As the sun set that evening, we walked down Rue Auguste Comte toward Place Bellecour, hand in hand.  I was proud of Landon: he was tall, and tanned, and blond, and we turned heads.  He towered over the native French, and his preppy American duds stood in stark contrast with the then-prevalent athleisure the young gentlemen were wearing.  I’d told him about a little bouchon I’d come to like, warning him with a knowing look of how bizarrely quiet these outposts were: I’d learned that the French spoke to one another in whispers when in public.  You could spot an American crowd in an instant; you’d just need to turn your head towards the volume.

“A lot of my classmates tell people they’re Canadian,” I explained laughingly.  “It goes over better.”

He shook his head.  “Nah.  I’m American.”  I nodded, taking in his easy confidence, realizing I’d absorbed my snarkiness on the topic of Franco-American relations from my classmates without reflection.

We sat down, ordered a pichet of local Cotes du Rhone wine, and basked in the warm spring night air, as the proprietor had opened the shuttered doors onto the street, and tables spilled out into the sidewalk.  Landon commented on the large chalkboard sign advertising mussels.  It was moules season, and they were everywhere — but, I admitted sheepishly, I’d never tried them.  He hadn’t either, and he was adamant about our trying the local specialty.  I was picky about food back then — overly concerned with calories and generally squeamish about the unknown.  A few weeks earlier, my best friend at the time had visited me and ordered frog’s legs at the corner bistro.  “Like chicken,” she said, and my stomach turned.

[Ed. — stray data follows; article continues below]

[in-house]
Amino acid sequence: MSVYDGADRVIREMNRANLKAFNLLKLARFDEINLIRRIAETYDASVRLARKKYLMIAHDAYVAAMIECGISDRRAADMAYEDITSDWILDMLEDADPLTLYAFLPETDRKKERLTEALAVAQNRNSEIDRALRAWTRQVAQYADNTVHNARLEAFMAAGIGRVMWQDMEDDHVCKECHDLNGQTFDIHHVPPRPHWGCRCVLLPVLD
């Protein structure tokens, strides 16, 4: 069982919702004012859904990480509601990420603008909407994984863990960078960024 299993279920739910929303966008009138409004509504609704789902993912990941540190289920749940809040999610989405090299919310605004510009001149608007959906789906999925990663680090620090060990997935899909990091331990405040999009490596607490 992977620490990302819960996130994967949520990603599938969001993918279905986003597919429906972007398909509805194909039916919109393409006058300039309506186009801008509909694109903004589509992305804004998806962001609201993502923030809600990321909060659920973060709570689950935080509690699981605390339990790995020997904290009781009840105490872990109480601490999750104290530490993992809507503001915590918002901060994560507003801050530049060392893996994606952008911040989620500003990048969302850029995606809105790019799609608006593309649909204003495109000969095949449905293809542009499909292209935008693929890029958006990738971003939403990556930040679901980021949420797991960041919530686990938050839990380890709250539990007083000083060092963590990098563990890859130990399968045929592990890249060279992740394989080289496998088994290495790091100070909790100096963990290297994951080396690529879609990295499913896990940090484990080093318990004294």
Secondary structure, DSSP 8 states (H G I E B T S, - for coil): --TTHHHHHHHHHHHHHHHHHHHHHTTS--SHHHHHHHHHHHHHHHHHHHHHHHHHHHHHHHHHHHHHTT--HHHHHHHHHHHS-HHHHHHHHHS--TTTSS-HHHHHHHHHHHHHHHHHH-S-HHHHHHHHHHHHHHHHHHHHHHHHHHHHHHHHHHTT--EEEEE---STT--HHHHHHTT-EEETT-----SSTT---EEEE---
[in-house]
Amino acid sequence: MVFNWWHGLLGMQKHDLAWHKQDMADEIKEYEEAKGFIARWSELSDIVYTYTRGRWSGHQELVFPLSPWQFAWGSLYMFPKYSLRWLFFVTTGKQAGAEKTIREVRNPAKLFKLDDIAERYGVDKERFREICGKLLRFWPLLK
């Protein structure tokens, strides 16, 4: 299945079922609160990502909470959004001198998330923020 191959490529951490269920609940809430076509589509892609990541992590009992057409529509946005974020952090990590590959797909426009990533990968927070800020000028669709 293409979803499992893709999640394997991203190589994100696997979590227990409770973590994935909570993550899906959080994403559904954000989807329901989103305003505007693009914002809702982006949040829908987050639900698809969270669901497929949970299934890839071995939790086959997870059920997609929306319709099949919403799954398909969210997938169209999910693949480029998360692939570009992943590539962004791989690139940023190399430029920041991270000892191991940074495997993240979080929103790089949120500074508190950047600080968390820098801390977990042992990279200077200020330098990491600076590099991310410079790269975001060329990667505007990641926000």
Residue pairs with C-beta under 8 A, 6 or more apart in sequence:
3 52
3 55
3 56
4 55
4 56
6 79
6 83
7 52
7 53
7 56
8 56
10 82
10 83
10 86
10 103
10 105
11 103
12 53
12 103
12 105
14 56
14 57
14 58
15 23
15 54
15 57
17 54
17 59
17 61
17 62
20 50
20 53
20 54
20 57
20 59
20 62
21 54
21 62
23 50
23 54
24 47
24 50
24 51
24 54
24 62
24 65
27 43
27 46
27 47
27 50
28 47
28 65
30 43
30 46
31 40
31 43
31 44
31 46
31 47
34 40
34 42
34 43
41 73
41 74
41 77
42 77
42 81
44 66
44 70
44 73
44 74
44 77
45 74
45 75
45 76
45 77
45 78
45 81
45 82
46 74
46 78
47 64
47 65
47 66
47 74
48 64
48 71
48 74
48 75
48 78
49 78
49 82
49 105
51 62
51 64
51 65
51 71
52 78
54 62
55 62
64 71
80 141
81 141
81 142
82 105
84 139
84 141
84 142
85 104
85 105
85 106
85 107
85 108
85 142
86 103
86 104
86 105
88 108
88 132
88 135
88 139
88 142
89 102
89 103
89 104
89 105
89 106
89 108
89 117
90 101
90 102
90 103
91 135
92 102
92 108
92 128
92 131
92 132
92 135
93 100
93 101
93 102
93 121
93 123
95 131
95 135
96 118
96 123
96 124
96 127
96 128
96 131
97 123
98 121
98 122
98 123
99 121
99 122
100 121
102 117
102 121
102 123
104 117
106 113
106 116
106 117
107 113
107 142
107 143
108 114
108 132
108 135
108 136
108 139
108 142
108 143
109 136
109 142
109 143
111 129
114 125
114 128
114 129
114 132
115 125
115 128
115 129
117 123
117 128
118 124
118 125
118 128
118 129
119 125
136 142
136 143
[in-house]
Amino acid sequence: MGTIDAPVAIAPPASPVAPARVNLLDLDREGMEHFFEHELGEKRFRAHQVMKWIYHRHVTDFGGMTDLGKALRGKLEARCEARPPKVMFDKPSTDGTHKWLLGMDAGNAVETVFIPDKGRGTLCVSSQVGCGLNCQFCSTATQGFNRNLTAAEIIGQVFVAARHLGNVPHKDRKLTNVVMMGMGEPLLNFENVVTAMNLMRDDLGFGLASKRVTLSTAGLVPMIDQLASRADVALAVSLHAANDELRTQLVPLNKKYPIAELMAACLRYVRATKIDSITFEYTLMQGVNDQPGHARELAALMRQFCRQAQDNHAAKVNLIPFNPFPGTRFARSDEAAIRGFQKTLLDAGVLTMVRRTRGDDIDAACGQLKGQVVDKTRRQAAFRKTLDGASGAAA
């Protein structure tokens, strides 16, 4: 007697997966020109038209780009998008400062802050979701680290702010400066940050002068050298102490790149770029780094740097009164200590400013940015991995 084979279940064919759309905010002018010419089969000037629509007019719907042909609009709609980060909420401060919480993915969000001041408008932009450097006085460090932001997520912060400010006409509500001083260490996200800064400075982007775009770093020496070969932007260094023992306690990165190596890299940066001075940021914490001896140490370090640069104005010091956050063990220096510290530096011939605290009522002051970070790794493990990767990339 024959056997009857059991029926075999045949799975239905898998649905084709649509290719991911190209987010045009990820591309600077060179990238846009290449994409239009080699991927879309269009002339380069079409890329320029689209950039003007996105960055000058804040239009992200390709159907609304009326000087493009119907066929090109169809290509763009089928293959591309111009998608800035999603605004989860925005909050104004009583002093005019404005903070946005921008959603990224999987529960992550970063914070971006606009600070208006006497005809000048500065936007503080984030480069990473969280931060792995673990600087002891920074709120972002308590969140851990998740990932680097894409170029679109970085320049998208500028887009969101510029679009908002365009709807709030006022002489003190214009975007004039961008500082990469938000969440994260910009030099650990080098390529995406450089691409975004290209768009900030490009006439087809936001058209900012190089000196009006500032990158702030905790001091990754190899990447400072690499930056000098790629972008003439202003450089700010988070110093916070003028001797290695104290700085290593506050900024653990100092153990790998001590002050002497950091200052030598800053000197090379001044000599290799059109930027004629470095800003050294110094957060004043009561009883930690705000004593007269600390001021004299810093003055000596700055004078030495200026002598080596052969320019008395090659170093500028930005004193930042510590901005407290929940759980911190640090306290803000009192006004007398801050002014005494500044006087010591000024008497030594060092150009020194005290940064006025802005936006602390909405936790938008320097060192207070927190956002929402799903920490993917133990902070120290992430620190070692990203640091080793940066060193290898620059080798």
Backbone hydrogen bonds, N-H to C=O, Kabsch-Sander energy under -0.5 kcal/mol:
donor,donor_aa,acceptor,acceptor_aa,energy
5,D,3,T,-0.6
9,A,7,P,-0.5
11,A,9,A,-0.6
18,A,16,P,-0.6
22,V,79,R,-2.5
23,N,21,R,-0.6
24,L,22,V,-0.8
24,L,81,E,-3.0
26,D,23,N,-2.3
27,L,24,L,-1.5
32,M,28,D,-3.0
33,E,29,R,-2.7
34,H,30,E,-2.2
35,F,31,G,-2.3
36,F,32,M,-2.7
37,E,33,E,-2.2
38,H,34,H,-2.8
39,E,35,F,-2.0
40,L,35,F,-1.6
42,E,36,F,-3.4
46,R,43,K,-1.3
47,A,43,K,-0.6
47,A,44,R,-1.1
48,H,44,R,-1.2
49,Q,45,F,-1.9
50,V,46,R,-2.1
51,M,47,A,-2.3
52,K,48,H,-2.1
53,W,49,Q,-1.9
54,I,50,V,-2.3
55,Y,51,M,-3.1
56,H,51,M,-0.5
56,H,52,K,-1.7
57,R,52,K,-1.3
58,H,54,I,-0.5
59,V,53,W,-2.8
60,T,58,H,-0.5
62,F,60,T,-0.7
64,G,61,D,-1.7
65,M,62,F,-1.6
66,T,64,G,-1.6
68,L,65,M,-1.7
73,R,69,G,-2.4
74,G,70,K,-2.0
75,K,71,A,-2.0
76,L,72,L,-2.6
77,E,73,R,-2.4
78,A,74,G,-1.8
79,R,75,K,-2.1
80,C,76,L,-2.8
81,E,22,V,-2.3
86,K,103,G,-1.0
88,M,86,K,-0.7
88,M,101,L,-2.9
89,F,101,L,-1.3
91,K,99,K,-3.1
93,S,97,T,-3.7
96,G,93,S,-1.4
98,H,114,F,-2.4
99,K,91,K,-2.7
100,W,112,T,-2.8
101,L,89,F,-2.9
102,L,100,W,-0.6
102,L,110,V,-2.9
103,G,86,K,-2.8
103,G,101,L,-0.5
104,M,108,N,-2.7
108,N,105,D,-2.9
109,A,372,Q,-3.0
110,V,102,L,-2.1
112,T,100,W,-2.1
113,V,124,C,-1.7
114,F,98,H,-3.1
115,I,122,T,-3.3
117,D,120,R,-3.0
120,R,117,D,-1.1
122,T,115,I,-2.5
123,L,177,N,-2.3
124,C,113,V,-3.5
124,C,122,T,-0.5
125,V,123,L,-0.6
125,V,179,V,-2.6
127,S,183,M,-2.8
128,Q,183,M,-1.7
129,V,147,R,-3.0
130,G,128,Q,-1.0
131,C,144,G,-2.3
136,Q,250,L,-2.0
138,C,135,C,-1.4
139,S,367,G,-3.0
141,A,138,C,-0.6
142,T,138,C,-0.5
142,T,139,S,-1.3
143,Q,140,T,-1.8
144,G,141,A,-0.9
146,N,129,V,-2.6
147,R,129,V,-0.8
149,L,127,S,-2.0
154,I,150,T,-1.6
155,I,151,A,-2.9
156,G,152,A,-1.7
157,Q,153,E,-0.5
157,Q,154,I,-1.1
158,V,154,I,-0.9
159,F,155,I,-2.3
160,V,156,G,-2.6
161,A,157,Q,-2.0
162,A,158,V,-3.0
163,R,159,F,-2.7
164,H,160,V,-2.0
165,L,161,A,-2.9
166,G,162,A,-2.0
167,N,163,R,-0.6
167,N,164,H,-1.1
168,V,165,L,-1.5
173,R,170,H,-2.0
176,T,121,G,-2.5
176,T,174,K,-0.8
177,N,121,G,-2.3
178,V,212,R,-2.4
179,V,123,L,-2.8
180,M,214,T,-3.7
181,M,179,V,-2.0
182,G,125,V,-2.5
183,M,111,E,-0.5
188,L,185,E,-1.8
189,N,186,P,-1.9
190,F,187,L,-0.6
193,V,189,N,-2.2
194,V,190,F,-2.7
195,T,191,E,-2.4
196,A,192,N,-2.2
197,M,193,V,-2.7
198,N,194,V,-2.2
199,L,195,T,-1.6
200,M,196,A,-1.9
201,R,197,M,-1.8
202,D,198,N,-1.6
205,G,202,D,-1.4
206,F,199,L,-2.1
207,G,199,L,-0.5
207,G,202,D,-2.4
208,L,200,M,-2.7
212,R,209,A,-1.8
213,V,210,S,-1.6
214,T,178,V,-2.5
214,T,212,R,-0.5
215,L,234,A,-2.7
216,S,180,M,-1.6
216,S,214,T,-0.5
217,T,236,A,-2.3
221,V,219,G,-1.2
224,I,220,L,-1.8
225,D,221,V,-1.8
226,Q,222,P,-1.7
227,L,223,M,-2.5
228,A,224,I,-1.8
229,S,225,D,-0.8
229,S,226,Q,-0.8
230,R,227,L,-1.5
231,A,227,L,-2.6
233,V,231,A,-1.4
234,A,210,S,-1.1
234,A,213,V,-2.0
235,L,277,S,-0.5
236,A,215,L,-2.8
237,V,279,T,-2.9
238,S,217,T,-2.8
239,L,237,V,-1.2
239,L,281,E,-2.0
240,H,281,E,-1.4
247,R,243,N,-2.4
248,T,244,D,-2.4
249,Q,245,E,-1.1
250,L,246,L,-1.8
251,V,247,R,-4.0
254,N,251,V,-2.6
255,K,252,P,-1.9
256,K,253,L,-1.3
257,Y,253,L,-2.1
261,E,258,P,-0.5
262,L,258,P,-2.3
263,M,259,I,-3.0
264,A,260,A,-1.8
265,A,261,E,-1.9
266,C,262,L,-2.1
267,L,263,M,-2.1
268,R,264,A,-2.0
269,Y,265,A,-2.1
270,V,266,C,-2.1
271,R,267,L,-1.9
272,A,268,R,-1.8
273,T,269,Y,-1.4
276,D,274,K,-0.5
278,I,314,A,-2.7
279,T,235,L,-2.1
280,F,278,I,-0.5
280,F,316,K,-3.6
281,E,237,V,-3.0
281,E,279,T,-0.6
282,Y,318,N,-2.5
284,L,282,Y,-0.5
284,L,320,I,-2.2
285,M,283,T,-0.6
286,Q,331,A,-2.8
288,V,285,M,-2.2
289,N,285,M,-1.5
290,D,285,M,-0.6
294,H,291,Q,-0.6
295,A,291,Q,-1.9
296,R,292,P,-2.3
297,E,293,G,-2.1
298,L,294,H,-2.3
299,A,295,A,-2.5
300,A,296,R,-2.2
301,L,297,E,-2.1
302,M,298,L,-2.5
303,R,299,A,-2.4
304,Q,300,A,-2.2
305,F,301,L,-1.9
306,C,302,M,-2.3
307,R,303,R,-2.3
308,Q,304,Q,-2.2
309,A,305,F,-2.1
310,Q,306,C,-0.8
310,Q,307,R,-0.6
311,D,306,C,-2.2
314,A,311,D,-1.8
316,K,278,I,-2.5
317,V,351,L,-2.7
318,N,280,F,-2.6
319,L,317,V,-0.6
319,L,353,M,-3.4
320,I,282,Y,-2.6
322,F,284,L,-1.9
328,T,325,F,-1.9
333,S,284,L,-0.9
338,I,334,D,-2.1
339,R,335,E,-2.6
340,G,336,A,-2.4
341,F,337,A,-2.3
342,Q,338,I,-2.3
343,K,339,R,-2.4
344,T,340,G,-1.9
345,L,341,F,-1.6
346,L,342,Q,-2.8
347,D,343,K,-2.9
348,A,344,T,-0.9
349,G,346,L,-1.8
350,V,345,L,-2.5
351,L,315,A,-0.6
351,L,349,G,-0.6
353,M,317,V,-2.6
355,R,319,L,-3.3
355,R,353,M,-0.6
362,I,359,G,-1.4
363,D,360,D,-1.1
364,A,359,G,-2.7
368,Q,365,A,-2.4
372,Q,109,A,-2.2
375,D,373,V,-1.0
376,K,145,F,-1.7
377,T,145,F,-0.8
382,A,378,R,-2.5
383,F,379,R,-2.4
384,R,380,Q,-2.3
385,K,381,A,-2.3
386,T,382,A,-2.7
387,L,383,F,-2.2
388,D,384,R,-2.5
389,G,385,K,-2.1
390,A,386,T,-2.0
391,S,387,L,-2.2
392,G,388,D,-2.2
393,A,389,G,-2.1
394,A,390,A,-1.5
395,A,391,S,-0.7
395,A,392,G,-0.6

“I usually get the salade lyonnaise–” I said, glancing at the menu.  “And by usually, I mean always.”

“Let’s try something new,” he urged.

I reluctantly agreed — and though the texture took some accommodation, I was bowled over by the richness of the silky garlic-and-butter broth, its extravagance cut by the tang of white wine.  I was surprised at how addictive they were, at my instantaneous conversion: I was a mussel-lover after all!

And so we devoured our kettles of moules, dragging crispy golden-brown frites through the broth and lingering over our plates until long after they’d cooled, talking into the warm May night about our plans, our pasts, our promises to one another.  I realized, with a start, as I prattled on about my weird literature professor and the fact that his entire seminar was focused singularly on the theme of “anger” in literature — how novel, how French! — that I’d inadvertently revealed that nothing much had changed with me after all, that I was the self-same girl he’d rescued from that bizarre fraternity formal a year prior, the same intellectually hungry, authority-conscious, diligent twenty-year-old I’d always been — and I felt, in a sense, relief.  I could just be me.

There I was, rediscovering how our relationship fit, seeing how I fit into it.  I’d had an expanse of several months to daydream about our relationship, and I’d come to the precarious decision that I could cultivate myself into the type of woman I thought he wanted: a traveled, self-possessed sophisticate.  And Landon had, in a span of a few hours, with his quiet self-assurance, disabused me of that charade.  I was me with him.